The fact is that everyone is using drones for everything. A tremendous amount of the action in our study was one-off—individuals and institutions experimenting with novel platforms, payloads, and processes. Yet the general trend lines suggest all this experimentation will consolidate into a number of disruptive uses. I say disruptive because drones occupy space in new ways, create new points of access and vulnerability to infrastructure, open new avenues for art and expression, and provide new opportunities for commerce. They also disrupt reasonable expectations for privacy—a penthouse suite still has a great view of the city, but now the city has a great view of the suite.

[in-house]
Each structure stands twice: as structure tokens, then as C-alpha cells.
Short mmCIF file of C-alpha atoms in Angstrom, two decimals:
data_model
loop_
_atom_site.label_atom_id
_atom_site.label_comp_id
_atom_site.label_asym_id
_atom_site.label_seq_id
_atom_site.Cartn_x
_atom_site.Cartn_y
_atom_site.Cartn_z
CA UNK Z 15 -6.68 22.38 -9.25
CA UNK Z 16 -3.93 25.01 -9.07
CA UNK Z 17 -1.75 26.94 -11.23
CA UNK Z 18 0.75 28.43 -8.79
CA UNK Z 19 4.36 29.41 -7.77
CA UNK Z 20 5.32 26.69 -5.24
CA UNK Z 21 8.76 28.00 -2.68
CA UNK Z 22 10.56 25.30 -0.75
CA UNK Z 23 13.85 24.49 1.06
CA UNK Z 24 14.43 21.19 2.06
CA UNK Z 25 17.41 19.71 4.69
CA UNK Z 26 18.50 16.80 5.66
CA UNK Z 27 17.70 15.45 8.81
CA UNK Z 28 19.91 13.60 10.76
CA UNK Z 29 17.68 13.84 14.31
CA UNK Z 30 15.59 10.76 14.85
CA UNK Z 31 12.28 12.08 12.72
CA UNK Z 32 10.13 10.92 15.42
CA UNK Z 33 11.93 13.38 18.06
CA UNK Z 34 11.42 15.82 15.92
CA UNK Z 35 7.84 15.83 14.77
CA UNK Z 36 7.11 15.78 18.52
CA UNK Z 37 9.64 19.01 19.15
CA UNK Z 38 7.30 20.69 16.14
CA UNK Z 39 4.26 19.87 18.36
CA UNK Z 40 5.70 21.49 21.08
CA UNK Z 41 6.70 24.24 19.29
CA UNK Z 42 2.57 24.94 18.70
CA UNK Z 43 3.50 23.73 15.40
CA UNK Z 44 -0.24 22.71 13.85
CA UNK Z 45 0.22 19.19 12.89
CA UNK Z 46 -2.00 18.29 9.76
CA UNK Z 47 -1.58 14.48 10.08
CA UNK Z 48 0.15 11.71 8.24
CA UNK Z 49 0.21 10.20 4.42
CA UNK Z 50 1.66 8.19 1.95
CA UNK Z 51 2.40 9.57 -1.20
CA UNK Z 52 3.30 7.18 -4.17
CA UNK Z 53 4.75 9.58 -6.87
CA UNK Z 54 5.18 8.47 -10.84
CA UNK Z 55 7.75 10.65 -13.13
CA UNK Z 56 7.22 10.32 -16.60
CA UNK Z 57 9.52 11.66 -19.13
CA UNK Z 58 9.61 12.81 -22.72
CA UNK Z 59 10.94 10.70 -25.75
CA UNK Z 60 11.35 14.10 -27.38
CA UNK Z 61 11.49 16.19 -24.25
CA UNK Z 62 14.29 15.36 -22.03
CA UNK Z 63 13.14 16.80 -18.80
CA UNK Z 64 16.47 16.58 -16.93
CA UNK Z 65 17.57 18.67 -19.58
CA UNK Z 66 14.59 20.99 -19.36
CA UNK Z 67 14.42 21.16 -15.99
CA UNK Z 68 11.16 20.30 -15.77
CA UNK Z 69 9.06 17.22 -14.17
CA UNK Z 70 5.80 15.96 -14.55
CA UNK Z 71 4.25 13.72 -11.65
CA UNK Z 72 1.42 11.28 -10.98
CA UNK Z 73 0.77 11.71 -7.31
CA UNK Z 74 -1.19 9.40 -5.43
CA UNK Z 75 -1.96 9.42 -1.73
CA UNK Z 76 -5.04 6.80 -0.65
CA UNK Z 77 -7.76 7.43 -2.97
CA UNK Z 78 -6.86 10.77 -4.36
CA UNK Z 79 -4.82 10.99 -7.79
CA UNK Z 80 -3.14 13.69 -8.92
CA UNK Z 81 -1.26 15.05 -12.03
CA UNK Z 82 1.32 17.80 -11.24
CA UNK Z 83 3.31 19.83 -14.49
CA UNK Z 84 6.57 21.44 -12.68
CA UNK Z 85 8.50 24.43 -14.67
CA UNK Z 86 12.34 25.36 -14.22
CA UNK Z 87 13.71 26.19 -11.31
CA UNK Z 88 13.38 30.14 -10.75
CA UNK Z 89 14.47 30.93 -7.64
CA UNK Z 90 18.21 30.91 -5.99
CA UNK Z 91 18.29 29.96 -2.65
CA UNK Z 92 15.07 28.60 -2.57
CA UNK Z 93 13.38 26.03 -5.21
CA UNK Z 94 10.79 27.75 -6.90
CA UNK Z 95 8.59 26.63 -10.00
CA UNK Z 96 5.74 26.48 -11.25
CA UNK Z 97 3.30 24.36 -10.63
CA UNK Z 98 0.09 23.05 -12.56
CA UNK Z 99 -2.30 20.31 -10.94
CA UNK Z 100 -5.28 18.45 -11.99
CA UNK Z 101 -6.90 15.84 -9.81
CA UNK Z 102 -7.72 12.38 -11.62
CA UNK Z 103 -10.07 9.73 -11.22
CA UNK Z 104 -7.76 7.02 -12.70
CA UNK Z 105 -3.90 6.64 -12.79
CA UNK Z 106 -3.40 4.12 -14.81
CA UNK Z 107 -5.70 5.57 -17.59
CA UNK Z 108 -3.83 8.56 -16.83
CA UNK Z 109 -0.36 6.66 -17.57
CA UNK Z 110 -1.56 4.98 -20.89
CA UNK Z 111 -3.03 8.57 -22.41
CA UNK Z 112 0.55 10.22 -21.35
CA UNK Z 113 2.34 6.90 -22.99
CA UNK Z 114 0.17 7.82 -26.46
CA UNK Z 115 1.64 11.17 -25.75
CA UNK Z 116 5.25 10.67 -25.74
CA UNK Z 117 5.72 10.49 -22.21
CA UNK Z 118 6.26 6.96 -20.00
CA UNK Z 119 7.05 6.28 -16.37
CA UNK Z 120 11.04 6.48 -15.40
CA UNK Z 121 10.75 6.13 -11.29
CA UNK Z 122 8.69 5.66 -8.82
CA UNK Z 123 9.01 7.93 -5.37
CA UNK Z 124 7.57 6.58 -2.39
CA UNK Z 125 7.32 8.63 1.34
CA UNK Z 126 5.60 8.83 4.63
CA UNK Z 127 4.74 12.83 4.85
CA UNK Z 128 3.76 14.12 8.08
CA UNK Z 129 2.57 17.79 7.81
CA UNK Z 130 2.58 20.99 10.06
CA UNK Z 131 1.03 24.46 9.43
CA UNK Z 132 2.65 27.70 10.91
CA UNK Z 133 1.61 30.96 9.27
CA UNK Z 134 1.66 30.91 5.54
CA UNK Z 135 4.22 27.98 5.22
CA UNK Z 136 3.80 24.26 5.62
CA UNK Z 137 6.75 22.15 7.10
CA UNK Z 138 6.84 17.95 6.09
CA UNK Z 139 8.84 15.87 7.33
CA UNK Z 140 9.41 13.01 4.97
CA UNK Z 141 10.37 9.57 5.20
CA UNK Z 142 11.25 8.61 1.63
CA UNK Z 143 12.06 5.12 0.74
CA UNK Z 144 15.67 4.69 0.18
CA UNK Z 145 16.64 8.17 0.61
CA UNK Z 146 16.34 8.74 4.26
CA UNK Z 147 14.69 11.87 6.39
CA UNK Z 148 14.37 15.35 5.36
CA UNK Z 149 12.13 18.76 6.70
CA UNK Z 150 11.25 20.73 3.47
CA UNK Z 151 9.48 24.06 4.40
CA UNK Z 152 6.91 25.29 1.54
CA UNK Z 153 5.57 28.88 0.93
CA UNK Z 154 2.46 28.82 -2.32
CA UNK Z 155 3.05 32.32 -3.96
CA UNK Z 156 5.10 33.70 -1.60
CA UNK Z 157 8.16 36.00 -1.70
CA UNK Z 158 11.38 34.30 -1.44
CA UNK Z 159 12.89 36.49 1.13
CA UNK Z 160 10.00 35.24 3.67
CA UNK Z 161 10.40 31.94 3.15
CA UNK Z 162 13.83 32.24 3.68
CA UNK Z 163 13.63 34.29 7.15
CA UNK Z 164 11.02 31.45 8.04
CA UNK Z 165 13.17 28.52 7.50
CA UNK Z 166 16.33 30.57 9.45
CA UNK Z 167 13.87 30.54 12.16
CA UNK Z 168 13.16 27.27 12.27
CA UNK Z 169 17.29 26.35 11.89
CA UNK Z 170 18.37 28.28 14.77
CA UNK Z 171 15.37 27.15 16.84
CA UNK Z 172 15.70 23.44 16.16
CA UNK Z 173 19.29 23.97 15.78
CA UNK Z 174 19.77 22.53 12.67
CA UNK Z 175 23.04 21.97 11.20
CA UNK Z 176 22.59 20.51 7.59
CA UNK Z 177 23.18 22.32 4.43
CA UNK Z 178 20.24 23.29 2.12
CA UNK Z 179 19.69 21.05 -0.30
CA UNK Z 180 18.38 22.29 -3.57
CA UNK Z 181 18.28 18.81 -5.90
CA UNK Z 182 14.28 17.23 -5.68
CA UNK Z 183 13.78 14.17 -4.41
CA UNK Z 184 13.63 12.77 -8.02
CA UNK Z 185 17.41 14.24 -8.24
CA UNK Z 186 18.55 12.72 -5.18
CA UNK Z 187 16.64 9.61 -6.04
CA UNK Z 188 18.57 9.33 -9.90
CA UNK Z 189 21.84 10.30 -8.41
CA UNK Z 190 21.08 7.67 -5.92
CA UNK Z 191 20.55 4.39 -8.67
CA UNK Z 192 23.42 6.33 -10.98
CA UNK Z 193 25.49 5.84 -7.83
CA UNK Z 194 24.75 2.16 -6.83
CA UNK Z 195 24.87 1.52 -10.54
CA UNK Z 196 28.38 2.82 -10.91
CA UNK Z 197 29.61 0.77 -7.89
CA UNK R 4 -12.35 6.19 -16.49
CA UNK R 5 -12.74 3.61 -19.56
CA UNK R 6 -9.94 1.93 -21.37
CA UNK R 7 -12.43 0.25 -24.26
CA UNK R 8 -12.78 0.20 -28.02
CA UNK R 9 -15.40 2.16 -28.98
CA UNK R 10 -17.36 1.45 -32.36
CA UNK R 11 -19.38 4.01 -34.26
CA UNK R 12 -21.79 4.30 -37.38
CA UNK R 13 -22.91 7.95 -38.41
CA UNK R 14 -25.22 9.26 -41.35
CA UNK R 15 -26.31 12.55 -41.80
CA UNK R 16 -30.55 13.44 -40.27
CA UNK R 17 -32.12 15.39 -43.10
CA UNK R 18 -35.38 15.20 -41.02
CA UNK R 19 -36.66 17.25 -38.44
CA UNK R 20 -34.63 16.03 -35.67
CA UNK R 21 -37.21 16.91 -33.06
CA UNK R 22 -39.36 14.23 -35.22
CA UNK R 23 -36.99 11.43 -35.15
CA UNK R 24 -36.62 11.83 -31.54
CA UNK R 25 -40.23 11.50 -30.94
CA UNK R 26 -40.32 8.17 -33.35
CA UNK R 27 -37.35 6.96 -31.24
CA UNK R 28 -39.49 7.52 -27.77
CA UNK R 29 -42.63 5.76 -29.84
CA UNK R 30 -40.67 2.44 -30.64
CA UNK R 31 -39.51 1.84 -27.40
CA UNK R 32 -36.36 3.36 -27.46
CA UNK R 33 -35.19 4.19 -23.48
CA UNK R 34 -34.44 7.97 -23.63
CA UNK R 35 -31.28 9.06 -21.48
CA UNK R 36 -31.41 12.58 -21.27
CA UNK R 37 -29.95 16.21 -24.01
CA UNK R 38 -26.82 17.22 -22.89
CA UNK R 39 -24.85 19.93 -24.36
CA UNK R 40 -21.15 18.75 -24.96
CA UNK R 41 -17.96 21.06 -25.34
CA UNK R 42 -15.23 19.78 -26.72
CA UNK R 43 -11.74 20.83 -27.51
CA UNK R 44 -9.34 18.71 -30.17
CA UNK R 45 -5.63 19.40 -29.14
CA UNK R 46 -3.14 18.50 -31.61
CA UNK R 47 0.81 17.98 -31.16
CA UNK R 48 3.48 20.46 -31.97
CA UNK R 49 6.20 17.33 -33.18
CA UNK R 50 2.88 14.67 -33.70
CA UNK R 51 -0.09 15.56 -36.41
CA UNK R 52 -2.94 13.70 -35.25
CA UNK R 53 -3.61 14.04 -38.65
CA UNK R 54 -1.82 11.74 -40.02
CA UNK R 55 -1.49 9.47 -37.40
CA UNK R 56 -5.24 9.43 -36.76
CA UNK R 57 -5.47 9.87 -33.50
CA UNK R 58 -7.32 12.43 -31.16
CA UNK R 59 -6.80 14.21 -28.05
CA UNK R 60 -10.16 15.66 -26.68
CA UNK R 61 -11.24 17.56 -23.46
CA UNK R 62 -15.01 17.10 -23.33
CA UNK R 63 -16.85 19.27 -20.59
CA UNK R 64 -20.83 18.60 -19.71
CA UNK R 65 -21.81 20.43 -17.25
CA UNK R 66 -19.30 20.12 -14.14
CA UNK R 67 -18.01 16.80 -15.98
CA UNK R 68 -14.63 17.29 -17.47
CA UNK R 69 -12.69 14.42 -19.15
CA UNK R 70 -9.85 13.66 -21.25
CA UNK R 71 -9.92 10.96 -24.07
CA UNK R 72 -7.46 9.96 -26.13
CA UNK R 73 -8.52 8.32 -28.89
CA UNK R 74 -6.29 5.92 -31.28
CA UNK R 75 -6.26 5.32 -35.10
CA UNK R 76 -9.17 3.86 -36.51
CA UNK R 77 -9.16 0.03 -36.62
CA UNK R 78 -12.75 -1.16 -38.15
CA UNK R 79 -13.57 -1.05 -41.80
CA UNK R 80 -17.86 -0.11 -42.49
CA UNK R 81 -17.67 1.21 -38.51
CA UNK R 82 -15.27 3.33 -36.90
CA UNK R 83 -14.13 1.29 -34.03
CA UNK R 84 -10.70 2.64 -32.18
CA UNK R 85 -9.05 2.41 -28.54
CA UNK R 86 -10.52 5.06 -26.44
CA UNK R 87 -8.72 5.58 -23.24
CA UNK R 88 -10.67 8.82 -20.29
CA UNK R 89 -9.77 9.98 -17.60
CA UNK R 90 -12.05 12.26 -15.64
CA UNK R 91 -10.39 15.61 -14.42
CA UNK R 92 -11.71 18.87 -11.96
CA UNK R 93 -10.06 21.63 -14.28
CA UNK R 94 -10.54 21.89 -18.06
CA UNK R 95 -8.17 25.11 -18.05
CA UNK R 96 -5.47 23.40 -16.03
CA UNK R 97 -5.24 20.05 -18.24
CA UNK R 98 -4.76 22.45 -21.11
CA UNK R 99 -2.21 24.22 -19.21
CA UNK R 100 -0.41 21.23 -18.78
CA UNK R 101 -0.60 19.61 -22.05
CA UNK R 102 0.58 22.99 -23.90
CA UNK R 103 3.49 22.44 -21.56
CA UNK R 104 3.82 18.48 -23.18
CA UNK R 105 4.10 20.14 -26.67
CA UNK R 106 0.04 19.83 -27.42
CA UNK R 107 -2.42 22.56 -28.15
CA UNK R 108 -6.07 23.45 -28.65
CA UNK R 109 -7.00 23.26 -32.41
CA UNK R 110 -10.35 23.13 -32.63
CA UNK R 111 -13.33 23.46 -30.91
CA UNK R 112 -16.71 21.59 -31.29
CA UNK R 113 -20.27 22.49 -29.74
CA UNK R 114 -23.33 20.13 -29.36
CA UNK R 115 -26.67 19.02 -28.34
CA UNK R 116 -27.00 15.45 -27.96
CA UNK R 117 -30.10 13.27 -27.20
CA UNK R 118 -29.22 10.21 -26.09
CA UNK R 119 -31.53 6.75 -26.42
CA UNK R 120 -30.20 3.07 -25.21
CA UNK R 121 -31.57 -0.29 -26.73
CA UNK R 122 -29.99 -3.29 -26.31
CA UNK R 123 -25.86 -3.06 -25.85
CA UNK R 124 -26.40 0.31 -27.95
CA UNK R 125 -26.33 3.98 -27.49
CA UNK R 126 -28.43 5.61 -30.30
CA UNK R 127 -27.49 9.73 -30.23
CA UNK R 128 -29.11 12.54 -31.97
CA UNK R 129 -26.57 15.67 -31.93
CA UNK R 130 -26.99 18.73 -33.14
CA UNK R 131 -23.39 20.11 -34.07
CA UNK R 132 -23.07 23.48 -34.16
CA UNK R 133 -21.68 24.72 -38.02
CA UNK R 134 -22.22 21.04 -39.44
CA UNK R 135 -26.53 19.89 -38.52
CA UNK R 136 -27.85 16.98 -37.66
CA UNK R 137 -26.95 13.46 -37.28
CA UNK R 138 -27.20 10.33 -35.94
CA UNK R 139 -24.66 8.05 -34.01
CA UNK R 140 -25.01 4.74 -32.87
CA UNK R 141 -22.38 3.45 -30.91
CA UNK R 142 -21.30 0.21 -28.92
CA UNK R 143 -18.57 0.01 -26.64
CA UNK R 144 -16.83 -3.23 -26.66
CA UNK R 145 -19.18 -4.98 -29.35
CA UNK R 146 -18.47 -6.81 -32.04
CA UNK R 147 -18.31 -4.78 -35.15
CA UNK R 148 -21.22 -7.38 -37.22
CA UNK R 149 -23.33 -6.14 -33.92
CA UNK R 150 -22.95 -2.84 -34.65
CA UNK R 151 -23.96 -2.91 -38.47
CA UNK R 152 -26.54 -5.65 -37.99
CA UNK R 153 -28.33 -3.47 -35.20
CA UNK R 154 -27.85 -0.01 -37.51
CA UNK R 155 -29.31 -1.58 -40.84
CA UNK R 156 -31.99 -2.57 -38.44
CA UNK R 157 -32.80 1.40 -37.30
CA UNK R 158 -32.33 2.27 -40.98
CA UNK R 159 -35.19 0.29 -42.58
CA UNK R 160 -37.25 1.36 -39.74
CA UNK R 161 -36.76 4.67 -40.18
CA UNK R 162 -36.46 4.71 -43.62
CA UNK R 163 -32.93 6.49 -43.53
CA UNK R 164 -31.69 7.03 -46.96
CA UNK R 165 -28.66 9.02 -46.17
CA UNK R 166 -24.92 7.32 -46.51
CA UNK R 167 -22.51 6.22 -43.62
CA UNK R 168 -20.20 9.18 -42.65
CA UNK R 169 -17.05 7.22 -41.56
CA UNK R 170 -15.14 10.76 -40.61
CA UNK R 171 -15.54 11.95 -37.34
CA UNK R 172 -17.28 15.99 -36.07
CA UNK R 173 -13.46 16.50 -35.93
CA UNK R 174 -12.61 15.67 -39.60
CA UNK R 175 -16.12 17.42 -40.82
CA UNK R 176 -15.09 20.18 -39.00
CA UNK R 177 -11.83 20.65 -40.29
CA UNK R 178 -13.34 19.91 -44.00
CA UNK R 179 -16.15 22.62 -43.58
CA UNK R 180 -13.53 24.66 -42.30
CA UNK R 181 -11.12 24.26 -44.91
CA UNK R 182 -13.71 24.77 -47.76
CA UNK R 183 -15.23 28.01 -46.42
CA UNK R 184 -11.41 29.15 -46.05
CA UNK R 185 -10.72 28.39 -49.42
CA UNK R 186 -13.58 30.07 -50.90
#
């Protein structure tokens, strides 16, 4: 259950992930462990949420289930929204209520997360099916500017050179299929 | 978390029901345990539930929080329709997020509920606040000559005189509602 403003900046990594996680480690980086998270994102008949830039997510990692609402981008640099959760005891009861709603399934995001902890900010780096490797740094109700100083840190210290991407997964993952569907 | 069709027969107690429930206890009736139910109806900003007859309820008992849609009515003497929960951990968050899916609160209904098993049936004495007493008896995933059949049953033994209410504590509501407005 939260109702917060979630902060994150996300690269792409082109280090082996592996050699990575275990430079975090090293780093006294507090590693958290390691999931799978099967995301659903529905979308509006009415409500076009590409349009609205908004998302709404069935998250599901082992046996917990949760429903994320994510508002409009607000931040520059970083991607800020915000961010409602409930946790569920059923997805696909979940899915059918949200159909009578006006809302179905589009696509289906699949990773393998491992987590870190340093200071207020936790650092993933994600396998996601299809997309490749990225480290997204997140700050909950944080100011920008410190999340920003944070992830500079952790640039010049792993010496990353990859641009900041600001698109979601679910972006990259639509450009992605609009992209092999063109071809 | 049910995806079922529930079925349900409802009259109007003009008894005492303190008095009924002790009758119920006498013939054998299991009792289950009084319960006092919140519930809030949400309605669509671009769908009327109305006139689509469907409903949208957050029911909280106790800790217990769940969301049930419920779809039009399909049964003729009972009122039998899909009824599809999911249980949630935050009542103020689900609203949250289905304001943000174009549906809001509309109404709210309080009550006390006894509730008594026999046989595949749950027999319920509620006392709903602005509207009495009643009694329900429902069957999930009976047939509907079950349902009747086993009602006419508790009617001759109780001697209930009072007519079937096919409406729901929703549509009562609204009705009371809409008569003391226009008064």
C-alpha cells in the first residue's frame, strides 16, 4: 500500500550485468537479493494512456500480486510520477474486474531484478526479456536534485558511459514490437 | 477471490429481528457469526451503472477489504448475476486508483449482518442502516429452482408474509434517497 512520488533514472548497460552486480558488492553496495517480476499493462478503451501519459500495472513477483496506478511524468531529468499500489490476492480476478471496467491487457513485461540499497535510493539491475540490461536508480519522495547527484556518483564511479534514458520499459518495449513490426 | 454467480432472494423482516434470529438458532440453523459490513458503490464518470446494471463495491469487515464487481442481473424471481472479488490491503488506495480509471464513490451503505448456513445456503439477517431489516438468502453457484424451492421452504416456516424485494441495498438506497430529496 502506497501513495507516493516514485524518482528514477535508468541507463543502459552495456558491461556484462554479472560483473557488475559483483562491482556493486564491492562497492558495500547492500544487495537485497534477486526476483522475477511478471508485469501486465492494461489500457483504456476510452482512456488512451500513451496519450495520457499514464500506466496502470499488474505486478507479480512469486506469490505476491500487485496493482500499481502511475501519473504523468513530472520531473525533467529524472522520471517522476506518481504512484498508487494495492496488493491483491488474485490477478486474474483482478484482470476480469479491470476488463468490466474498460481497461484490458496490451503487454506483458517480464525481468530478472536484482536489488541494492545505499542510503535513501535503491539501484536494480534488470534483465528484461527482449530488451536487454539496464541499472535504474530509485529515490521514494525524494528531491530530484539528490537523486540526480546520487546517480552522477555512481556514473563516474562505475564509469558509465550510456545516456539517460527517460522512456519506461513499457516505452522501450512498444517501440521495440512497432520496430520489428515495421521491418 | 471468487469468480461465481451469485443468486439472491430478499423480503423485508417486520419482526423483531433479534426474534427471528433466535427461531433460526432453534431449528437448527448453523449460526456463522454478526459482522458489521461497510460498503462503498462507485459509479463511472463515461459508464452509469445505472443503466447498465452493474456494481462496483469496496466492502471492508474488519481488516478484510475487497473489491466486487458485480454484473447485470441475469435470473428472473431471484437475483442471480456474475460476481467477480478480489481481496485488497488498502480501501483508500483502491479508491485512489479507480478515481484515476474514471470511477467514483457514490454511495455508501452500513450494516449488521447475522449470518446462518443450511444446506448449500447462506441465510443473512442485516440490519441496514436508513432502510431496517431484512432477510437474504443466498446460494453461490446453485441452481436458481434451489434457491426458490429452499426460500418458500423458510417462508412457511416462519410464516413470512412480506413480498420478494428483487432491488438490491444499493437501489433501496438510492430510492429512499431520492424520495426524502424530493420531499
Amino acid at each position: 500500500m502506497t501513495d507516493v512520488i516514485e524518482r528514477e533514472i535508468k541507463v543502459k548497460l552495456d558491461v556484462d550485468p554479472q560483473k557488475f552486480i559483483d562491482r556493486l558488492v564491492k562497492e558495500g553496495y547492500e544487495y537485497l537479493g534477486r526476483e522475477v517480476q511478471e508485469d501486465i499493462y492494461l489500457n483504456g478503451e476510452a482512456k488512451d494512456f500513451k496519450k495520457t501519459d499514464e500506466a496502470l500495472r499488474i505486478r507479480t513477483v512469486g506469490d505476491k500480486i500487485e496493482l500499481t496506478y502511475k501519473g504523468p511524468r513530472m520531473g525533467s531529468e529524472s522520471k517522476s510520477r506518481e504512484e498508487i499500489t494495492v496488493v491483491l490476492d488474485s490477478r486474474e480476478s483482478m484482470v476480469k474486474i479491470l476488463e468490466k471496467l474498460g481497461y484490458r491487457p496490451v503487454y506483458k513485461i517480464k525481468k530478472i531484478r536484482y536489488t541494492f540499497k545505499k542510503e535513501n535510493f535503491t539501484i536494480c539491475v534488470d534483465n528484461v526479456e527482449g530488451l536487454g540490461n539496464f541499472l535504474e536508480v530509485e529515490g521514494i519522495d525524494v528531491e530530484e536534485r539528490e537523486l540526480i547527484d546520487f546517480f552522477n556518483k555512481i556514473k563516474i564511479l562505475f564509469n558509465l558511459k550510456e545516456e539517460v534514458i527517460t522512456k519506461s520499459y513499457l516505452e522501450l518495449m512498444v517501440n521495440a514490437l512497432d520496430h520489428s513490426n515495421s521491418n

These threats to privacy (and also, potentially, physical safety) have led the Federal Aviation Administration and states alike to try to rein in hobbyists, entrepreneurs, and others. By our count, as of late 2015, more than 40 laws governing drone use have been passed in almost 30 U.S. states, with dozens of countries passing similar legislation over the past year or two. This number will probably be out of date by the time you read this. The legal team at my own university is scrambling to identify what exactly it takes to come into compliance with America’s lurches toward drone regulation. So far, no clear legislative approaches have emerged, but the general trend is for governments to attempt to regulate the size, altitude, and range of these smaller devices. It’s anybody’s guess how enforcement will work.